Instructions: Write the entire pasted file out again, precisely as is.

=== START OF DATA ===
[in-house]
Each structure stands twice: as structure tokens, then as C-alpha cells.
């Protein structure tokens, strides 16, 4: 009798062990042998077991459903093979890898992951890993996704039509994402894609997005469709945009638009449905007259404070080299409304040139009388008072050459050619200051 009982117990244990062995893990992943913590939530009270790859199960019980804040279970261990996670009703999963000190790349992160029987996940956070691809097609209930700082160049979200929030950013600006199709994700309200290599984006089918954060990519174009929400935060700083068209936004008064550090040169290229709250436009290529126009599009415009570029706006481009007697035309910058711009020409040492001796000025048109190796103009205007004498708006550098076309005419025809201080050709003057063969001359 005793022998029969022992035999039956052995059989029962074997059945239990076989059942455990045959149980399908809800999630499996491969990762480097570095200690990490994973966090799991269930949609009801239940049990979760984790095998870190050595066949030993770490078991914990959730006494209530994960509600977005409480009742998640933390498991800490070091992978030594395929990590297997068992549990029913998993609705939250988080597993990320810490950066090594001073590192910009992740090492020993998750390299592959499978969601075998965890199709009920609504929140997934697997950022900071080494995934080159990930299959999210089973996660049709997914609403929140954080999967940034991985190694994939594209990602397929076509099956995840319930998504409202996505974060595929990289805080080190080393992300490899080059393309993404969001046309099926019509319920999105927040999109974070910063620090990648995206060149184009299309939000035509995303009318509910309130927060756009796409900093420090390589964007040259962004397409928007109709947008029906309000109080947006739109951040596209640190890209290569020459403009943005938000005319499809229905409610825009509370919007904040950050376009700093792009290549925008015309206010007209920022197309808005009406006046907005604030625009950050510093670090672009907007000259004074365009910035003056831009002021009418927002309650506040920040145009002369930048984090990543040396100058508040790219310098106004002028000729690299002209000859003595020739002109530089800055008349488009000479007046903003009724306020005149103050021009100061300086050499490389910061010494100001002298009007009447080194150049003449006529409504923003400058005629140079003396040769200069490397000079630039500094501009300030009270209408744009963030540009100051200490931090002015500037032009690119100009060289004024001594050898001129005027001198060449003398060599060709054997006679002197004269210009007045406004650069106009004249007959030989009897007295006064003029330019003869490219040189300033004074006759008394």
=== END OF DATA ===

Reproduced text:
[in-house]
Each structure stands twice: as structure tokens, then as C-alpha cells.
């Protein structure tokens, strides 16, 4: 009798062990042998077991459903093979890898992951890993996704039509994402894609997005469709945009638009449905007259404070080299409304040139009388008072050459050619200051 009982117990244990062995893990992943913590939530009270790859199960019980804040279970261990996670009703999963000190790349992160029987996940956070691809097609209930700082160049979200929030950013600006199709994700309200290599984006089918954060990519174009929400935060700083068209936004008064550090040169290229709250436009290529126009599009415009570029706006481009007697035309910058711009020409040492001796000025048109190796103009205007004498708006550098076309005419025809201080050709003057063969001359 005793022998029969022992035999039956052995059989029962074997059945239990076989059942455990045959149980399908809800999630499996491969990762480097570095200690990490994973966090799991269930949609009801239940049990979760984790095998870190050595066949030993770490078991914990959730006494209530994960509600977005409480009742998640933390498991800490070091992978030594395929990590297997068992549990029913998993609705939250988080597993990320810490950066090594001073590192910009992740090492020993998750390299592959499978969601075998965890199709009920609504929140997934697997950022900071080494995934080159990930299959999210089973996660049709997914609403929140954080999967940034991985190694994939594209990602397929076509099956995840319930998504409202996505974060595929990289805080080190080393992300490899080059393309993404969001046309099926019509319920999105927040999109974070910063620090990648995206060149184009299309939000035509995303009318509910309130927060756009796409900093420090390589964007040259962004397409928007109709947008029906309000109080947006739109951040596209640190890209290569020459403009943005938000005319499809229905409610825009509370919007904040950050376009700093792009290549925008015309206010007209920022197309808005009406006046907005604030625009950050510093670090672009907007000259004074365009910035003056831009002021009418927002309650506040920040145009002369930048984090990543040396100058508040790219310098106004002028000729690299002209000859003595020739002109530089800055008349488009000479007046903003009724306020005149103050021009100061300086050499490389910061010494100001002298009007009447080194150049003449006529409504923003400058005629140079003396040769200069490397000079630039500094501009300030009270209408744009963030540009100051200490931090002015500037032009690119100009060289004024001594050898001129005027001198060449003398060599060709054997006679002197004269210009007045406004650069106009004249007959030989009897007295006064003029330019003869490219040189300033004074006759008394």